May 23, 2017
May 16, 2017
by thomas connors | March 13, 2013 | Lifestyle
Marion Cotillard appeared in Big Fish’s movie release.
Director Susan Stroman
Script writer John August
Alison Lohman and Ewan McGregor starred in the 2003 movie adaptation of Big Fish.
Some stories never die. And it’s not only the deeply rooted tales of myth that keep recurring in different guises. Henry James’s Washington Square became a play and then a movie. Ken Kesey’s One Flew Over the Cuckoo’s Nest followed the same path. Even Michael Morpurgo’s novel War Horse made its mark on the stage before Steven Spielberg gave it worldwide fame. And now, in a variation on that curious creative trifecta, comes Big Fish.
Opening this month, Big Fish is the Broadway-bound musical directed and choreographed by multiple Tony winner Susan Stroman (The Producers, Crazy for You), with music and lyrics by Andrew Lippa (The Addams Family) and a book penned by writer John August, who also wrote the screenplay for the 2003 Tim Burton film, based on the short novel of the same name by Daniel Wallace. Mixing a smidgen of magical realism with a dose of Southern Gothic, Big Fish is a wild romp beneath which lies the moving story of a son’s desire to understand his father, Edward Bloom, a man who always rendered his life—even from his deathbed—in one tall tale after another. As the stage production was going into rehearsal this winter, Wallace admitted, “I think everybody adapts a book in their head when they’re reading it, but I thought the idea of turning it into a movie was crazy. It didn’t seem to me to be material that would translate that well. And the musical idea was equally if not more shocking. That this little book of 180-something pages, a book I wrote in the laundry room over the course of a year or so, could have this second and third life is just remarkable.”
Says August, “What keeps me coming back to Big Fish is that it’s one of the few male weepies. There are men who say they never cry at movies, but they sobbed at Big Fish. Being able to come back and recapture that experience another time has been amazing.”
August, whose screenwriting credits include Tim Burton’s film version of Charlie and the Chocolate Factory, envisioned Big Fish as a stage musical at the film’s first test screening. He shared his idea with the movie’s producers, Dan Jinks and Bruce Cohen, and the ball got rolling. Slowly. “TV is written in quick bursts, like sprinting,” explains August. “Movies are marathons; five years is not unheard of. [Compared to that, writing a musical] is like a great migration. Andrew Lippa came on first. And song by song, scene by scene, we were able to build it.”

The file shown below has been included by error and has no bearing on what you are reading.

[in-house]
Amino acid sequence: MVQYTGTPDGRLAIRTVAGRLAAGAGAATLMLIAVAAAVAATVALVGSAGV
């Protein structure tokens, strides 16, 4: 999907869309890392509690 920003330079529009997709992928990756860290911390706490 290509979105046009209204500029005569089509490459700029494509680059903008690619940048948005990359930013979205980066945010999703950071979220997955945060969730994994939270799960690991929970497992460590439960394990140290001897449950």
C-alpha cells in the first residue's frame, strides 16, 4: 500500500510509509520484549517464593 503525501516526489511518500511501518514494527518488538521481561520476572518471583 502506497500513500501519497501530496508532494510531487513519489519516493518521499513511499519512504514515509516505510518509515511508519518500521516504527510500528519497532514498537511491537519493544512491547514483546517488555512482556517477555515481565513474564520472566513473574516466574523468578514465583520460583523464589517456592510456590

Although August had already adapted the novel, he didn’t crib from his screenplay to generate the stage script. “At no point did I copy and paste anything. It’s all rebuilt and reimagined for the stage because the stage works so differently. One of the first decisions we had to make was, are we going to show Edward Bloom throughout his life with multiple actors or one actor? On stage, you have the ability to suspend disbelief, and one actor can play a young man here and an older man there. Once we decided on one actor, that determined a lot of the decisions that followed.”
“You need to approach it as a whole new animal,” remarks director Stroman. “You do leave the film behind, and immediately you have a story in front of you that you have to visualize for the theater. You can’t go to 80 locations like you do in a movie. You can go to 10, if you’re lucky. So, you start to combine scenes and then cut scenes, and then you figure out how you can transition from one scene to the next. Of course, in movies, you can just cut to that next scene, but in the theater you have to take the audience on a ride to that next scene through dance or through song. But because Big Fish is about fantasy, because it is about storytelling, it really lends itself to a musical beautifully.”
While Wallace attended readings and a workshop as the show was coming together, he’s happily kept his distance. “It’s not a good idea to have the writer of the book involved. It’s better to have the new creators absorbed in their own vision, without the distraction of someone else who was involved in a whole different project, really.”
Sums up Stroman, “People go to the theater because they love good storytelling, and that’s what this is about: a father-and-son relationship and how difficult that can be. But [in the end] it’s about storytelling. And that is very special.” Big Fish plays from April 2 to May 5 at the Oriental Theatre, 24 W. Randolph St., 800-775-2000
photography by pictorial press ltd/alamy; af archive/ALAMY